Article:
As she was wrapping up her research, she went out to dinner with a friend. At dinner, Brené asked her the question. Her friend shot back with a defiant: “Oh, hell no!”

Brené responded with: “Right? I totally agree.”

Then, her friend went on to say: “Let’s take breastfeeding for example. I’m nursing my daughter right now. Yes, it’s hard. Yes, it’s exhausting. Yes, I’ve had three infections and it feels like glass cutting into my nipple every time she latches on. But, please. Do not tell me about needing your body back or feeling tired or needing to supplement for work. I don’t want to hear it. If you’re not going to breastfeed for at least a year, you should think twice about having children. You are not doing the best you can, and don’t you think your children deserve your best? Quitting is lazy. And if quitting really is your best, maybe your best isn’t good enough.”

This hit Brené like a ton of bricks because even though she desperately wanted to, she was unable to breastfeed her children. In that moment, she wanted to convince her friend that she loved her kids as much as her friend did, and she wanted to tell her friend that she did the best she could.

Brené awakened to how it felt to be seen as someone who wasn’t doing her best, when she felt like she was.

Upon arriving home from dinner, Brené then asked her husband the question. His response after carefully pondering was, “My life is better when I assume people are doing the best they can,” which Brené came to agree with.

Through her research, Brené found a startling finding: The research participants who answered “no” were also people who struggled with perfectionism.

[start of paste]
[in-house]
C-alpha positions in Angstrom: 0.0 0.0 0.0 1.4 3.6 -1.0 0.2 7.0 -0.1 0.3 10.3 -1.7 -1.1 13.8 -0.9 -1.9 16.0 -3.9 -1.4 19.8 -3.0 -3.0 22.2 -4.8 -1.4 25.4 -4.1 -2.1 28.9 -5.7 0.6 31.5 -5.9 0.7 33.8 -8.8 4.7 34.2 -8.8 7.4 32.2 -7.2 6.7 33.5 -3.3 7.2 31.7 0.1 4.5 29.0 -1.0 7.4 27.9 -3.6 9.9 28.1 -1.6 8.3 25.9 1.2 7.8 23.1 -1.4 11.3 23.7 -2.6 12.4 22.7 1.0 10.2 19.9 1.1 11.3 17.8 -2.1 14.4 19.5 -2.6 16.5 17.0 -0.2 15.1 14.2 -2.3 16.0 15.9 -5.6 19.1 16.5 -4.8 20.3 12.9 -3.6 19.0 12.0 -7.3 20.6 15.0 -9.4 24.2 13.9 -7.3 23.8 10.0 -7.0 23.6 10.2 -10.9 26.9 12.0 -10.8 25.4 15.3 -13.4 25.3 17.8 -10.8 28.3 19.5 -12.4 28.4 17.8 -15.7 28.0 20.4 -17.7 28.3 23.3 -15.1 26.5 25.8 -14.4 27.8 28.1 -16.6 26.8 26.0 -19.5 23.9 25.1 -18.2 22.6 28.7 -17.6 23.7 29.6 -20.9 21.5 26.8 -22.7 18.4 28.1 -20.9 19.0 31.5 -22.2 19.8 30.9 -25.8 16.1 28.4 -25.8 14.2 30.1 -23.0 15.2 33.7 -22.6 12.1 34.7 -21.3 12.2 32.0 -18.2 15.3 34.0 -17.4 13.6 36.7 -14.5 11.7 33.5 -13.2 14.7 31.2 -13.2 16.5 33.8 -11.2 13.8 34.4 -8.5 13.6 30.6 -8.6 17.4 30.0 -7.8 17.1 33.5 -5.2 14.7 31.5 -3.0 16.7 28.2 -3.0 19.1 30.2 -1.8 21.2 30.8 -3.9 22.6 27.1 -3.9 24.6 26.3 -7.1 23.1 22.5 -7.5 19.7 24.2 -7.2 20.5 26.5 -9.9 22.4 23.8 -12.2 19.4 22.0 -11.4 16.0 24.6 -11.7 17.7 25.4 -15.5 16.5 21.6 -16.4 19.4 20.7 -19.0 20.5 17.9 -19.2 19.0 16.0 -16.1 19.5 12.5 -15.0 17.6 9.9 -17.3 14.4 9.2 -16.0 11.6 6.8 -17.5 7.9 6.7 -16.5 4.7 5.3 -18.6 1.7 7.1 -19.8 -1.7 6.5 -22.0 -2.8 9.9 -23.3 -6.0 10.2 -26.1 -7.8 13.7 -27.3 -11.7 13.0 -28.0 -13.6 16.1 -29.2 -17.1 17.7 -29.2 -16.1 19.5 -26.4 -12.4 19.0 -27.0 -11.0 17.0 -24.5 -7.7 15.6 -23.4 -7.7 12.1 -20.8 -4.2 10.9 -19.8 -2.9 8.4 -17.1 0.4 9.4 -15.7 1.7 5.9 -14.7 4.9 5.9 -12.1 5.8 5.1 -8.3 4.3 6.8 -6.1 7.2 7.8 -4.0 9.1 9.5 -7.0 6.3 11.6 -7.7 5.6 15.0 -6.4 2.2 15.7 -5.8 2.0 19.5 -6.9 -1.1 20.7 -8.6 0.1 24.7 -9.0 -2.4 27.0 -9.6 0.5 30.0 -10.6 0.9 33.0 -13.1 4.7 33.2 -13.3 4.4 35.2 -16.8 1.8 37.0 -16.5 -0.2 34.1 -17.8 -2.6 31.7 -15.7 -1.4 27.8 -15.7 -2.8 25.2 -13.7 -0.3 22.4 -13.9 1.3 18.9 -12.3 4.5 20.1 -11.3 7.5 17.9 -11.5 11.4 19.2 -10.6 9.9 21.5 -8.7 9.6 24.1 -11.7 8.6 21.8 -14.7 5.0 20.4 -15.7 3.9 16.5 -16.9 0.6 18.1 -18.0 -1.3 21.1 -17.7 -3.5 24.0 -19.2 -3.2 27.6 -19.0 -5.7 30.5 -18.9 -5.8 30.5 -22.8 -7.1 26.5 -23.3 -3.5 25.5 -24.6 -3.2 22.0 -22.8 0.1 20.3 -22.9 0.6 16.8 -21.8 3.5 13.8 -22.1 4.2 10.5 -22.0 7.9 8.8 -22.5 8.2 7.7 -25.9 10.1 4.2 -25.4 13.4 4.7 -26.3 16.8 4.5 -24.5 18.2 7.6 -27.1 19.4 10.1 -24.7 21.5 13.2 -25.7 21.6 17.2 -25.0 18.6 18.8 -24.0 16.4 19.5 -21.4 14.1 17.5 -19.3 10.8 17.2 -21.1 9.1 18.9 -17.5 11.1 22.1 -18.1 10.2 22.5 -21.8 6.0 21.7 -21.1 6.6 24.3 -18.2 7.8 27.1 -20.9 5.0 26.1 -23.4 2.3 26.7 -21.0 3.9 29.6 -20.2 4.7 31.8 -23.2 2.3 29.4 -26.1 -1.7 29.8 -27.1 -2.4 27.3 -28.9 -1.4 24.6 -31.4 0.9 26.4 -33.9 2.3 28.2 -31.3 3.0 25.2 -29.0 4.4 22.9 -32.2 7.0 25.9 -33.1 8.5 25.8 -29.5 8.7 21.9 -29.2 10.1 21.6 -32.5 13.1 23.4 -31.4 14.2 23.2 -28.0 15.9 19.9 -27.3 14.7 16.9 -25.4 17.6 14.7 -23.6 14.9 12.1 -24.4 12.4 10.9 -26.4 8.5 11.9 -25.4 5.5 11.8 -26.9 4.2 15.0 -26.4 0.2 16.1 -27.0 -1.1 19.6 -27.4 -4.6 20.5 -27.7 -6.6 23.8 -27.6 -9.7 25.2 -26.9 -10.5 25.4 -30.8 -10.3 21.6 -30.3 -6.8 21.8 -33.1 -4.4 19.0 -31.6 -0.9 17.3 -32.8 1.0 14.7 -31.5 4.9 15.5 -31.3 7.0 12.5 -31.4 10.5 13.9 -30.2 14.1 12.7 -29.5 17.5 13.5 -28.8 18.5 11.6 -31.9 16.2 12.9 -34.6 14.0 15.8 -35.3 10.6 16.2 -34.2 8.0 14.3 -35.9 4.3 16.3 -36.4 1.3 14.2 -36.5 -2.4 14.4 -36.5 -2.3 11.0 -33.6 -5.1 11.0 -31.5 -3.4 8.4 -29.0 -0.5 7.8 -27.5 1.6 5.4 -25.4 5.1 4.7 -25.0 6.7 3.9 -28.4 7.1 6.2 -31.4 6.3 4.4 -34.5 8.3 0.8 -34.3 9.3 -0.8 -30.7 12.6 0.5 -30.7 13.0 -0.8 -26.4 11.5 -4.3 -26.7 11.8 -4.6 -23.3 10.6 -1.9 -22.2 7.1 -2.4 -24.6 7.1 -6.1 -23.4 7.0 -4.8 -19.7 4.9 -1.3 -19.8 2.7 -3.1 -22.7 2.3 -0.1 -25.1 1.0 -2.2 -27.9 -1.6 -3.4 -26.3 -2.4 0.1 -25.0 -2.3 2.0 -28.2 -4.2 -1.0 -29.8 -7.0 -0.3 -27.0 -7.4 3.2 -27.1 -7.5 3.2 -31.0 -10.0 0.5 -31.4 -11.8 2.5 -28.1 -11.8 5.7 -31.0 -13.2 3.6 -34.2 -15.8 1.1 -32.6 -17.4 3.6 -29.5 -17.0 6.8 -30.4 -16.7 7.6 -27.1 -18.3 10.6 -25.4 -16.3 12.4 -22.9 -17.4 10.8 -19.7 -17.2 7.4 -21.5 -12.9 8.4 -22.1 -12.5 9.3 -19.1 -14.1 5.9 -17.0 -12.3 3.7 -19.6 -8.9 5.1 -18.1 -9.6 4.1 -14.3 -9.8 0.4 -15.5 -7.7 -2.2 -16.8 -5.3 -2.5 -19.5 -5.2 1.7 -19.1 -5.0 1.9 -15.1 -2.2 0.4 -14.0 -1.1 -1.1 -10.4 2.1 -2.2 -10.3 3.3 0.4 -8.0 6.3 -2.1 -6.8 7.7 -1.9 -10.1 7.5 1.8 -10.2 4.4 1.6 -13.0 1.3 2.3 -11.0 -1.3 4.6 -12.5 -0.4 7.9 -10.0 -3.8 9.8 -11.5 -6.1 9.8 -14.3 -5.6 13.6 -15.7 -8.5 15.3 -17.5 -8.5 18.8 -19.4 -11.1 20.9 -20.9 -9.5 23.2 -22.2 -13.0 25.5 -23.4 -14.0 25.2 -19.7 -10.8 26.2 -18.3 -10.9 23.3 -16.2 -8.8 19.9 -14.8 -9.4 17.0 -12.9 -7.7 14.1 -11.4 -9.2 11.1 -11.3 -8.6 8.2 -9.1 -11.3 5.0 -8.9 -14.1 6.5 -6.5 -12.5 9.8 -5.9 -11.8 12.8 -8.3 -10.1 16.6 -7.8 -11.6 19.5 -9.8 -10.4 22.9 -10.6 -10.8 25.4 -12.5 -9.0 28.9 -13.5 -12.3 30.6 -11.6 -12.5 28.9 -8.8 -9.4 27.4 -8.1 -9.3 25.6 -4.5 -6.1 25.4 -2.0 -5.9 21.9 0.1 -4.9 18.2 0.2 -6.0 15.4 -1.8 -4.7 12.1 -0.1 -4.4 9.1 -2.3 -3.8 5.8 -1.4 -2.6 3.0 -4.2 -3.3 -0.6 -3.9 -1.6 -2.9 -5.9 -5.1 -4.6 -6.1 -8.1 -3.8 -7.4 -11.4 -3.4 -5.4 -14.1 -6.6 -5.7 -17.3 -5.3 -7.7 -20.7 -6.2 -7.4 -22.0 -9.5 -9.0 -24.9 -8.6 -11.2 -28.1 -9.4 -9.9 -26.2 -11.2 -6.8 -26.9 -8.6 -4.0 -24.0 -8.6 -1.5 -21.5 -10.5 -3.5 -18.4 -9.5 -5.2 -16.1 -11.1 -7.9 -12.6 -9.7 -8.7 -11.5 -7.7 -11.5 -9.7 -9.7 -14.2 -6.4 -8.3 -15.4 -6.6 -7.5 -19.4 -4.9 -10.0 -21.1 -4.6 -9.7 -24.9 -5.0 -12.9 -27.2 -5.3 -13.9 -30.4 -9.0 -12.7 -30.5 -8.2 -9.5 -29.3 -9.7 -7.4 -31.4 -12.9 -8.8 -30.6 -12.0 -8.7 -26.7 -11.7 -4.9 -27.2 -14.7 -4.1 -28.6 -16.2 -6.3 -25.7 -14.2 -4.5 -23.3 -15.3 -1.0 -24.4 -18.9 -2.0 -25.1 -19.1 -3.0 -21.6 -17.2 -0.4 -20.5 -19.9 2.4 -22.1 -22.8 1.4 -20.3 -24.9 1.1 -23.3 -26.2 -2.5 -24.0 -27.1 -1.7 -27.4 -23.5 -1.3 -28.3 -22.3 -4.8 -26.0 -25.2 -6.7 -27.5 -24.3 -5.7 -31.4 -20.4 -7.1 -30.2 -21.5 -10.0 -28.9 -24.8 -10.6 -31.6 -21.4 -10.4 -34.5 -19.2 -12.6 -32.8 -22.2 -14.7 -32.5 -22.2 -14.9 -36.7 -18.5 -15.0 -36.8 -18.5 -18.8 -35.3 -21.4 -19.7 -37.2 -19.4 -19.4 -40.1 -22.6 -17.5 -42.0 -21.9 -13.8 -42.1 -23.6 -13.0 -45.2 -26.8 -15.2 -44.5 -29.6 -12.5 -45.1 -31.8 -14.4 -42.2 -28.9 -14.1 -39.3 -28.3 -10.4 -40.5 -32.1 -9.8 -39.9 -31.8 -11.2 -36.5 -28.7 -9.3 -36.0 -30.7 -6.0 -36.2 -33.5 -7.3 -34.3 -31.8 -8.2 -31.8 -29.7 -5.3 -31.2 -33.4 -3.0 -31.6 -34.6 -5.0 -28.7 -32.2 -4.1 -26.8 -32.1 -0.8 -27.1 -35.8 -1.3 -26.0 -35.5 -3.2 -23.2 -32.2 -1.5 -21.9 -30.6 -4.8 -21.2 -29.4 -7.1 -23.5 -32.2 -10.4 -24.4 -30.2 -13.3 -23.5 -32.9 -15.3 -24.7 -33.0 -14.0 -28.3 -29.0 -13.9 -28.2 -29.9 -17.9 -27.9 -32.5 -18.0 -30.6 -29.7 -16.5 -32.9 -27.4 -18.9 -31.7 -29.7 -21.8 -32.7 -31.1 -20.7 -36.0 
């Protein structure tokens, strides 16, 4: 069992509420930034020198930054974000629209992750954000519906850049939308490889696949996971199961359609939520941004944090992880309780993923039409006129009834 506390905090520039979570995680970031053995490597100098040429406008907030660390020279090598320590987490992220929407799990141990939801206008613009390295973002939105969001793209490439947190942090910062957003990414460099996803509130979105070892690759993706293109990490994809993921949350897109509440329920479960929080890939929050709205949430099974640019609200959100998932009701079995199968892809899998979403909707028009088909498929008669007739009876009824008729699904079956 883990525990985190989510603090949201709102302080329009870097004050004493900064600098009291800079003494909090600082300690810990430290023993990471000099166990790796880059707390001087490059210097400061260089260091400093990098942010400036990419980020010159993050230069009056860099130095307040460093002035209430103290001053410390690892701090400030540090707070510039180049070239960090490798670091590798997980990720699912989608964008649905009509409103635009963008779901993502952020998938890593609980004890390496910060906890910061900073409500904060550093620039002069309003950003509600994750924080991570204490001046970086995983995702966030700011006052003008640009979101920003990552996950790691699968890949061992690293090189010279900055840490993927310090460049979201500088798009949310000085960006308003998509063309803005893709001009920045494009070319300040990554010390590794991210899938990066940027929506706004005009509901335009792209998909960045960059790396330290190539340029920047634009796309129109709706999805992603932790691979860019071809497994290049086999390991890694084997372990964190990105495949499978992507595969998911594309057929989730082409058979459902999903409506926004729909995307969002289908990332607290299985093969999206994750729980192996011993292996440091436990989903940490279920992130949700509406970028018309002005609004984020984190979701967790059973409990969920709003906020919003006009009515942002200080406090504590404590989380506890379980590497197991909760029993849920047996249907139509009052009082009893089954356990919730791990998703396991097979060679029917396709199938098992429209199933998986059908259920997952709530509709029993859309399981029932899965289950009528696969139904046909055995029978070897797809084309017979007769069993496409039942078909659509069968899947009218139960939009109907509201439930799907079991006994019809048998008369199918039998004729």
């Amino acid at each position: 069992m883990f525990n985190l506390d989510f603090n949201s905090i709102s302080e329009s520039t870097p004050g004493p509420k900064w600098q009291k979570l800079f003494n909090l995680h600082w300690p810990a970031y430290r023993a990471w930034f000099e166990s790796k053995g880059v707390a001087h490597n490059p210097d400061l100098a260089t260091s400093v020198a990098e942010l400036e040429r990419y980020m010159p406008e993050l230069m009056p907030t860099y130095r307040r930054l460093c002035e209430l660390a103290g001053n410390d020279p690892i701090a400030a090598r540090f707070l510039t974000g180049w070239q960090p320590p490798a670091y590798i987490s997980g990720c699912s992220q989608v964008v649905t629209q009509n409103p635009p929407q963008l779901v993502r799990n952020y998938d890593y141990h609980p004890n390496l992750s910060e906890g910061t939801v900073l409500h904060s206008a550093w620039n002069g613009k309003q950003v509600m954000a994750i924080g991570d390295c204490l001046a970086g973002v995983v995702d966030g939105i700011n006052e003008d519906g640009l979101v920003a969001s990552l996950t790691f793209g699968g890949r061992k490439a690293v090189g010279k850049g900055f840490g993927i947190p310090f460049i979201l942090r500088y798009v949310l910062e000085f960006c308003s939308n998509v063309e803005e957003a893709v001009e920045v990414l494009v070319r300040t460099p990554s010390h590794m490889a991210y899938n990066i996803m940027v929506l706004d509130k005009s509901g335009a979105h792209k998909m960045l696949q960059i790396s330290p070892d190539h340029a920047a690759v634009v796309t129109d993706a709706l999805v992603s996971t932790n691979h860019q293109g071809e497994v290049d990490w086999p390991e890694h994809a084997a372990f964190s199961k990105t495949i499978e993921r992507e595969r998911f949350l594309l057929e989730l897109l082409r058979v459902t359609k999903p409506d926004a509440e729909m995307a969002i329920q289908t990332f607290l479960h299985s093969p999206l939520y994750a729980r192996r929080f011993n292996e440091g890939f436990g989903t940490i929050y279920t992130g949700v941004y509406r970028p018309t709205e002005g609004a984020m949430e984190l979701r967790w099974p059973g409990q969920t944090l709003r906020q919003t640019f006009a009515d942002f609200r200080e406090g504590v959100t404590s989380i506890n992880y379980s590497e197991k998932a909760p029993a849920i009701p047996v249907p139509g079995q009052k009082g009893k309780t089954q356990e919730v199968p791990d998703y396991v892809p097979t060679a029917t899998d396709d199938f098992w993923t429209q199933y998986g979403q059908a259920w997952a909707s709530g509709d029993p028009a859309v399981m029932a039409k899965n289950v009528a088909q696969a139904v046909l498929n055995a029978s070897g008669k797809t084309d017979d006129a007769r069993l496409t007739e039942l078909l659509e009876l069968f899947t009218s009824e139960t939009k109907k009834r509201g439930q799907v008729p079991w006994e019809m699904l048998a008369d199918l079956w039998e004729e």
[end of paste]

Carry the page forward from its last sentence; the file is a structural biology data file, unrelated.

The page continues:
When I read this story, I was immediately changed. I was changed because I became awake to something that, until then, had been hidden in my subconscious: I generally believed that others were not doing the best they can.

When I awakened to this, I saw how my subconscious processing affected how I thought about and treated others. Let me give you a couple examples.

I am now ashamed of this, but before I read this story, I often viewed homeless people as people who were not doing the best they could. As such, my thoughts upon seeing them would often be something along the lines of, “Go get a job instead of stand here asking for money.” But now, I approach those who are homeless with the thought, “What has happened in your life that has led you to believe that this is the best way to live?” By believing they are doing the best they can, I have become much more empathetic.

Similarly, my relationships with my family members and students have changed. In the past, when people have not lived up to my expectations, I was inclined to be somewhat condescending and point my fingers at them, thinking: “What is wrong with you?”

But now, when people underperform, I ask myself two questions that require I point my finders back at myself: (1) “Who am I being that their life is not shining?” or (2) “What resources are they lacking that prevented them from doing a better job?” The first question invites me to change and the second question invites me to better empower those I am living and working with. 

Now I ask you: “Do you think, in general, that people are trying the best they can?”

In the end, I hope three things will come of this article:

  1. I hope this helps you awaken more to how you see and approach others
  2. I hope this helps you see others as generally trying their best, resulting in you being much more empathetic toward others
  3. I hope you will be willing to share something that you have read that immediately changed your life (comment below)